When we discuss the internet, the first website you’ll think of is Google.com. Famed for its ease of use, Google enables just about anyone to search for and pull up any information from any corner of the internet if you know what search terms to use. Or can you?
When accessing Google, or Bing, or whatever website of your choosing, you’re actually only scratching the surface of the internet, or what we would call the “World Wide Web.” Once you’re past searching through indexes of web pages, you can encounter the “Deep Web,” where a variety of databases holding a multitude of random information are stored. If you’ve interacted with job boards and discussion forums before, you’ve interacted with the Deep Web, probably without realizing it.
But there’s another deeper, dangerous layer beyond the Deep Web — one that can’t be accessed by the general public.
One that may be selling off your personal information to the highest bidder.
The Dark Web
The Dark Web exists on the dark net, occupying only 6% of the internet with extremely limited access. Only specially designed software and browsers can get in, and even then, the user is heavily vetted to ensure they’re not aligned with federal or state law enforcement.
All websites on the dark web are heavily obfuscated, so no URL is legible or easy to remember. This is intentional design because, despite how risky its current state is, the dark web had noble beginnings. It was originally created to be a haven for those living in authoritarian governments, a highly uncensored and totally anonymous environment to freely speak, communicate, and organize. The content posted in the dark web is heavily encrypted; Whatever information is posted there is not only impossible to completely remove, but it’s hard to track who posted it to begin with.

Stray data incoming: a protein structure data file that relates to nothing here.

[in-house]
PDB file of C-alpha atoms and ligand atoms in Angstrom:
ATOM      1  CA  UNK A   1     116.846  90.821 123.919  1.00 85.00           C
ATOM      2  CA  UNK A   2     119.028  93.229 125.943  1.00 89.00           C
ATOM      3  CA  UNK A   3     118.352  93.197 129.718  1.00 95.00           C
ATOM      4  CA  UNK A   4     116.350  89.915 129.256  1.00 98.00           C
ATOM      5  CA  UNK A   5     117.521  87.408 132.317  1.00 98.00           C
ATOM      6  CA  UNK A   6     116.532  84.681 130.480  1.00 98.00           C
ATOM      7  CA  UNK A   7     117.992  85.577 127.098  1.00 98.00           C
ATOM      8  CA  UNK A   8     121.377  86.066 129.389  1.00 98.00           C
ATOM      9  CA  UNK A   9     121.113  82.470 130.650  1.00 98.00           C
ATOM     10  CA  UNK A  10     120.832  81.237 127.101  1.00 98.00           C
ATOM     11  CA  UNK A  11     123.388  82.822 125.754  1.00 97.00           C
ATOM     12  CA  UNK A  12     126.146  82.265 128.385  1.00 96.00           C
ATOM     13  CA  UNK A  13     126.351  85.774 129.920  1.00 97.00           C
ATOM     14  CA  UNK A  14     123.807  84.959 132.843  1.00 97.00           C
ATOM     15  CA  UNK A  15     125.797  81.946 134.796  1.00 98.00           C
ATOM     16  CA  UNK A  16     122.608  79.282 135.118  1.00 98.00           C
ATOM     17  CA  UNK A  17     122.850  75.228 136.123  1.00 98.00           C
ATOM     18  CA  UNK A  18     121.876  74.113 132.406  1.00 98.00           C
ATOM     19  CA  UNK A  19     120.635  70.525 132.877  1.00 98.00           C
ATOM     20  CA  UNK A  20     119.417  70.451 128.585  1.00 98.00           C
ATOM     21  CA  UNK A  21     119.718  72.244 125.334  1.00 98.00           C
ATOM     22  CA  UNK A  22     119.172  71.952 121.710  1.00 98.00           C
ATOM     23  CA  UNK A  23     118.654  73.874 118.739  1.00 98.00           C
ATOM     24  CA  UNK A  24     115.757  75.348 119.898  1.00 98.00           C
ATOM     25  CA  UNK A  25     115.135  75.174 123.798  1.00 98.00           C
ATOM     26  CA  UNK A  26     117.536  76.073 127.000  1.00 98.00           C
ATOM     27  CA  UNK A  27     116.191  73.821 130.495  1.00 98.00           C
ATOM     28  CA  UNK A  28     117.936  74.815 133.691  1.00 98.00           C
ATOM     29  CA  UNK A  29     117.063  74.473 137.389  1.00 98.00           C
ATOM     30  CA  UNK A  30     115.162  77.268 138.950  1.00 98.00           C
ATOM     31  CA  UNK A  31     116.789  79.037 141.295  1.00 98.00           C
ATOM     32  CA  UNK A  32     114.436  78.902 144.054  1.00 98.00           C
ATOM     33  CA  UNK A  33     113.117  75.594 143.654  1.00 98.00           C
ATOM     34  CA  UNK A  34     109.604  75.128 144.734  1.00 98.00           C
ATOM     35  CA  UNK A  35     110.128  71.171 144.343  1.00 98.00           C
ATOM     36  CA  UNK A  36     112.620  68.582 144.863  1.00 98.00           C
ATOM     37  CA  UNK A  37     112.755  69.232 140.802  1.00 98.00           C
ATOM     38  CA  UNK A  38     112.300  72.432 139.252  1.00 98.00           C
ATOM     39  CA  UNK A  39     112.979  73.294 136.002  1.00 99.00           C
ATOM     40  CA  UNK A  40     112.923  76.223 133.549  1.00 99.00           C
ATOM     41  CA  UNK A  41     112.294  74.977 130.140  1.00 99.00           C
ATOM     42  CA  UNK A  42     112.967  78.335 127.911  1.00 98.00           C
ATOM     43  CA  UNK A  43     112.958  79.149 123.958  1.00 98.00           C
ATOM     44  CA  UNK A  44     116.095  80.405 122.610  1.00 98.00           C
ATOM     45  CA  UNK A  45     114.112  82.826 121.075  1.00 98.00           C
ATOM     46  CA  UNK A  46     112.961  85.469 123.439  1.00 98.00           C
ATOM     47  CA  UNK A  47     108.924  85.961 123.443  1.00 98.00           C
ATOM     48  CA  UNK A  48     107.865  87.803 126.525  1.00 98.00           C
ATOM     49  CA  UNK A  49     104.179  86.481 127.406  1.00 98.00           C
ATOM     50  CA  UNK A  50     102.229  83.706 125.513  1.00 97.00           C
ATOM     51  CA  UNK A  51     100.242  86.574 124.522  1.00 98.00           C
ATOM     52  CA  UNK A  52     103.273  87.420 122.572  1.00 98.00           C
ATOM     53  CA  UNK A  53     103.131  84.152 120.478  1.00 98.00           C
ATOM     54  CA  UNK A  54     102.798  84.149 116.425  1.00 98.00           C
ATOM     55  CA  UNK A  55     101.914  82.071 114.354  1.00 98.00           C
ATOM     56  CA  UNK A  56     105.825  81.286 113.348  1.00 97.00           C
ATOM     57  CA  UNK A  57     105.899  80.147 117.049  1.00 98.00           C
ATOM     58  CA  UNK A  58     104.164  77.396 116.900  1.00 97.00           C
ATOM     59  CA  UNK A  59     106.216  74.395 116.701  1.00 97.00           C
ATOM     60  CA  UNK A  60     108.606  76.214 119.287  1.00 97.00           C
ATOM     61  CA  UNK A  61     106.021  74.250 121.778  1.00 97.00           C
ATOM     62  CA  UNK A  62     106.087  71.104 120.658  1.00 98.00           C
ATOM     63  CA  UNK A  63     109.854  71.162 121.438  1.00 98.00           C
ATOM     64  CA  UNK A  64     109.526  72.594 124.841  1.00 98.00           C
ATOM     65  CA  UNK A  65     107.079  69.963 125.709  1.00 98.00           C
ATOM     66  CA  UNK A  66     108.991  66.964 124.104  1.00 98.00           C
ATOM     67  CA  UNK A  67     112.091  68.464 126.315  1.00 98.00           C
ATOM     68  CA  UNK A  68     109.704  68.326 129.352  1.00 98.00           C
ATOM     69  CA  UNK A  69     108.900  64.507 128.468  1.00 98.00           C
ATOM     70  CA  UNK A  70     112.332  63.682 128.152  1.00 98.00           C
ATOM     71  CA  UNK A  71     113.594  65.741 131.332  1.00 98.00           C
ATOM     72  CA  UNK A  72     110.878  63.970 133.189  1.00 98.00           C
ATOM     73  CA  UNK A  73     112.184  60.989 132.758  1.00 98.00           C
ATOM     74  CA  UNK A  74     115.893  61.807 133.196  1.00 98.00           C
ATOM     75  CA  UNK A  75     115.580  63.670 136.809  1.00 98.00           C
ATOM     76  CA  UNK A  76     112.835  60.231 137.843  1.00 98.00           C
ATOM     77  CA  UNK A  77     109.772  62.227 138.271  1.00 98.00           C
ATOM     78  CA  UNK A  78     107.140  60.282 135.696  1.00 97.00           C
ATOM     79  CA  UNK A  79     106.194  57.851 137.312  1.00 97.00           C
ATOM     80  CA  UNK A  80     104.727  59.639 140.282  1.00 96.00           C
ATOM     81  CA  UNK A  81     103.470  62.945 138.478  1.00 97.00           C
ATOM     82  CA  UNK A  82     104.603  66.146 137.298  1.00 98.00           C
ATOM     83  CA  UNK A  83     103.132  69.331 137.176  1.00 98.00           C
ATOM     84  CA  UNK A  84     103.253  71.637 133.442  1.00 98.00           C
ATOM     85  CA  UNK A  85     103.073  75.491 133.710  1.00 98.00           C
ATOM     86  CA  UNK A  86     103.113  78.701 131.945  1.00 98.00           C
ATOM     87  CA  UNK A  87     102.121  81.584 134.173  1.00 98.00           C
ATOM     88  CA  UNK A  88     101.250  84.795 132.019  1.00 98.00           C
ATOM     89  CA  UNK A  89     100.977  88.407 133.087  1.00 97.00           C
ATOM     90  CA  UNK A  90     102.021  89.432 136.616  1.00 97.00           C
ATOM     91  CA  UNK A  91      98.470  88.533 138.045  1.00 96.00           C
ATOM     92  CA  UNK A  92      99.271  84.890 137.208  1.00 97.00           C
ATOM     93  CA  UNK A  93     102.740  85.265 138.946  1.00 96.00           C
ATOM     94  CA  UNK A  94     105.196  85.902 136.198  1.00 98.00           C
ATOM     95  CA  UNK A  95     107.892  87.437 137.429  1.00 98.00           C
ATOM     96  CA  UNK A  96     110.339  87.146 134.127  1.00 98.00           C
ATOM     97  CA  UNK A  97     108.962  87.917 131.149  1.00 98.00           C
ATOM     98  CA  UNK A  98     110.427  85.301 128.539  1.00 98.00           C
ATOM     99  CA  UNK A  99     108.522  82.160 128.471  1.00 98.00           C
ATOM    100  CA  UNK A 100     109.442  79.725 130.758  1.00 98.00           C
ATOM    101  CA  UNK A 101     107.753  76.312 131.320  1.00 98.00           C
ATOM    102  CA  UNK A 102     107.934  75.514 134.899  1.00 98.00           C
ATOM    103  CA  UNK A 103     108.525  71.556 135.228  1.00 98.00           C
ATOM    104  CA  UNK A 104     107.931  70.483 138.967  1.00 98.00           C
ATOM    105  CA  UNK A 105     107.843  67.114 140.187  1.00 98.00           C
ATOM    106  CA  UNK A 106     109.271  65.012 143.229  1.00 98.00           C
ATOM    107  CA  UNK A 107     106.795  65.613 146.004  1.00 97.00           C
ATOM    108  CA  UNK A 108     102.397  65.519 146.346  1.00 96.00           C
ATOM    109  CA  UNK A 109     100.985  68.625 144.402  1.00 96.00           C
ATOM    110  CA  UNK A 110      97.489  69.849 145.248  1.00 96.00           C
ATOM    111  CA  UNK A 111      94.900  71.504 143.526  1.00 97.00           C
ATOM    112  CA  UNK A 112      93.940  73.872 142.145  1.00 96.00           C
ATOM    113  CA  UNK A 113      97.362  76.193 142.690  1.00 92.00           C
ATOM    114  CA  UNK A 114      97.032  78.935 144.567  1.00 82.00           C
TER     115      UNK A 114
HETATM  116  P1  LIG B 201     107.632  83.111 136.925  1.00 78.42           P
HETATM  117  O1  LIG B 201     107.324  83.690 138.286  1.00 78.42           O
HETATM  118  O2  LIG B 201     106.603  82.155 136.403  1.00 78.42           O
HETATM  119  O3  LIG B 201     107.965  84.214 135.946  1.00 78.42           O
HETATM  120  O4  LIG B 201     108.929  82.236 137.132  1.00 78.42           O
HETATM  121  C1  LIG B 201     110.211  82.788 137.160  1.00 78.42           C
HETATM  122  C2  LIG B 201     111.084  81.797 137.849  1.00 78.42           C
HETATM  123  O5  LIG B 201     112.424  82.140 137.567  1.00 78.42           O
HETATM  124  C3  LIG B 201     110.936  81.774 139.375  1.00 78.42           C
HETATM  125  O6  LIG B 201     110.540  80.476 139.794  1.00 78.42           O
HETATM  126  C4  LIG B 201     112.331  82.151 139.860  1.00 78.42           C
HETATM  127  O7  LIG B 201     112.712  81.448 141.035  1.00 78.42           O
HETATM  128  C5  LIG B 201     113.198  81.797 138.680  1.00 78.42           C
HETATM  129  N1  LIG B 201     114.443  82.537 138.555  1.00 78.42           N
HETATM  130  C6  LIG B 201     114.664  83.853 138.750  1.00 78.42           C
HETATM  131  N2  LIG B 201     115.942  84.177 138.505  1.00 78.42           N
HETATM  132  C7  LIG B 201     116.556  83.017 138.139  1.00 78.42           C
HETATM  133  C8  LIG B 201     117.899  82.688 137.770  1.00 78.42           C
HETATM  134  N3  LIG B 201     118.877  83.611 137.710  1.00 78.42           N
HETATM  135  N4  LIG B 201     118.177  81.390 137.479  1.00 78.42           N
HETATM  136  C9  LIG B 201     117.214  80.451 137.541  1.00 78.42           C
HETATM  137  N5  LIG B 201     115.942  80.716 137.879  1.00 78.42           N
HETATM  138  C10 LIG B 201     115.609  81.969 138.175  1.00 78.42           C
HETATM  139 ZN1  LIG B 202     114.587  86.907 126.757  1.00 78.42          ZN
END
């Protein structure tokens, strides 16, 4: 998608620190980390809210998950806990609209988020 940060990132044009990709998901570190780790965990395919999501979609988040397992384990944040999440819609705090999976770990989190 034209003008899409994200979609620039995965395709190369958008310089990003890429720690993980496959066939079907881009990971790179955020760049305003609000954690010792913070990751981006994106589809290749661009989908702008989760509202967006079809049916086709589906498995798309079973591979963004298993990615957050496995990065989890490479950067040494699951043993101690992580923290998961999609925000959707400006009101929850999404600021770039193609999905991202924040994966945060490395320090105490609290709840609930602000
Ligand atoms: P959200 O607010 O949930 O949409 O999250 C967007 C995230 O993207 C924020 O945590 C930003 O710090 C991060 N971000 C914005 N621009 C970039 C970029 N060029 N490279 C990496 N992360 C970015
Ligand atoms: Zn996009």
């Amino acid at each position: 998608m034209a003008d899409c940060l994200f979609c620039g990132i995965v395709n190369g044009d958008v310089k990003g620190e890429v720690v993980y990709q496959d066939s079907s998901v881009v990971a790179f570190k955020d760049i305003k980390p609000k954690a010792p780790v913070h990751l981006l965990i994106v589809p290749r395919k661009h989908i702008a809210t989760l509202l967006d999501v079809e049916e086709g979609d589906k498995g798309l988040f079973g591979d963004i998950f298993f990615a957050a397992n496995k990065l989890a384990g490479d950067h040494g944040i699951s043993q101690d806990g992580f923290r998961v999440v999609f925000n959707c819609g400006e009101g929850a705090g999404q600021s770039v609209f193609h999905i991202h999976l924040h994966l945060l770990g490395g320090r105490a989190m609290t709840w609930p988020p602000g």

Although it’s still a conduit for the language of freedom, much of the dark web has become criminal in nature. Many dealers use the dark web as a platform to sell off highly illegal substances and content, while others bid off stolen personal data for a hefty price, one that far too many are willing to pay.
What happens when your data is on the dark web?
The short answer? Leaks and breaches. From there, it’s a domino effect.
On March 13th, innocent children registered as inpatients to the East Tennessee Children’s Hospital (ETCH) were caught in a breach — their full names, home addresses, and social security info stolen by criminals lurking on the dark web. Their parents now have to worry about the safety of their children’s futures every single day, all for a cyber event they had no control over.
With that stolen information, an anonymous criminal can shut the children out of basic American finance practices, like opening a bank account or maintaining a good credit score. They could potentially take out loans, create false IDs, or completely freeze the kids’ credit with the compromised information lost in the data leak. Identity theft — especially with the affected parties being so young — is a detrimental foot to start adulthood on.
In response, ETCH is offering 12 months of credit monitoring and identity theft protection, to include dark web scanning. However, the ramifications of losing your information at such an early age are still far too great.
How do I keep my data from being sold on the dark web?
It’s not easy to know if your data is being hosted on the dark web without additional help from a Managed Service Provider (MSP), but preventative measures can be taken to lessen the chances.
• Using multi-factor authentication on any available platform
• Not using repeat passwords or short passwords (more on this in our other blog post: 4 Ways To Create (And Remember) Complex Passwords.
• Storing and randomizing passwords using a password manager.
At Centriworks, we’re currently offering a complimentary Dark Web scan using an open-source, fully anonymous software to help our clients identify any stolen data, like passwords. We’ll scan the Dark Web to see if we locate any of your information being sold to other cybercriminals. If we find a match, we’d recommend blacklisting them to a never-use list.
Contact us today to learn more about safeguarding your organization from the Dark Web.
We’re ready to help you work smarter and more securely.
For more information on cybersecurity, call Todd Sheppard at (865) 524-1124 or use this contact form.